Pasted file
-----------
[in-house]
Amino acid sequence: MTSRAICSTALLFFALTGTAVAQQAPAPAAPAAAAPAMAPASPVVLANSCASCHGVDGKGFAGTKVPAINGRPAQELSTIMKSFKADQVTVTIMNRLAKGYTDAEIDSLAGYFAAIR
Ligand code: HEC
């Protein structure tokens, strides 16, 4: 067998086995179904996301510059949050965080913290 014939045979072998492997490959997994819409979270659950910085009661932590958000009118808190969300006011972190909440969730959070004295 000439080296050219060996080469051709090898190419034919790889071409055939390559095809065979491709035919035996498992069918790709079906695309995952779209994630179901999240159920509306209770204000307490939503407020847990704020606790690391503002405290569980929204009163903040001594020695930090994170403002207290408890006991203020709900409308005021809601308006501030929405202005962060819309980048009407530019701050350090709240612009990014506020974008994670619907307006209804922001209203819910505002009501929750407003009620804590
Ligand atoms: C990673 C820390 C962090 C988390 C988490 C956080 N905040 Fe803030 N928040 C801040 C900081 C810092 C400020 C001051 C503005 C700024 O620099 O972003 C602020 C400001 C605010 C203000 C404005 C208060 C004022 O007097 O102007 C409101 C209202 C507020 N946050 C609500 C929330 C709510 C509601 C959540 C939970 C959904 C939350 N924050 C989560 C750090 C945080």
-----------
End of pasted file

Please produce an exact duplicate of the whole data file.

[in-house]
Amino acid sequence: MTSRAICSTALLFFALTGTAVAQQAPAPAAPAAAAPAMAPASPVVLANSCASCHGVDGKGFAGTKVPAINGRPAQELSTIMKSFKADQVTVTIMNRLAKGYTDAEIDSLAGYFAAIR
Ligand code: HEC
């Protein structure tokens, strides 16, 4: 067998086995179904996301510059949050965080913290 014939045979072998492997490959997994819409979270659950910085009661932590958000009118808190969300006011972190909440969730959070004295 000439080296050219060996080469051709090898190419034919790889071409055939390559095809065979491709035919035996498992069918790709079906695309995952779209994630179901999240159920509306209770204000307490939503407020847990704020606790690391503002405290569980929204009163903040001594020695930090994170403002207290408890006991203020709900409308005021809601308006501030929405202005962060819309980048009407530019701050350090709240612009990014506020974008994670619907307006209804922001209203819910505002009501929750407003009620804590
Ligand atoms: C990673 C820390 C962090 C988390 C988490 C956080 N905040 Fe803030 N928040 C801040 C900081 C810092 C400020 C001051 C503005 C700024 O620099 O972003 C602020 C400001 C605010 C203000 C404005 C208060 C004022 O007097 O102007 C409101 C209202 C507020 N946050 C609500 C929330 C709510 C509601 C959540 C939970 C959904 C939350 N924050 C989560 C750090 C945080």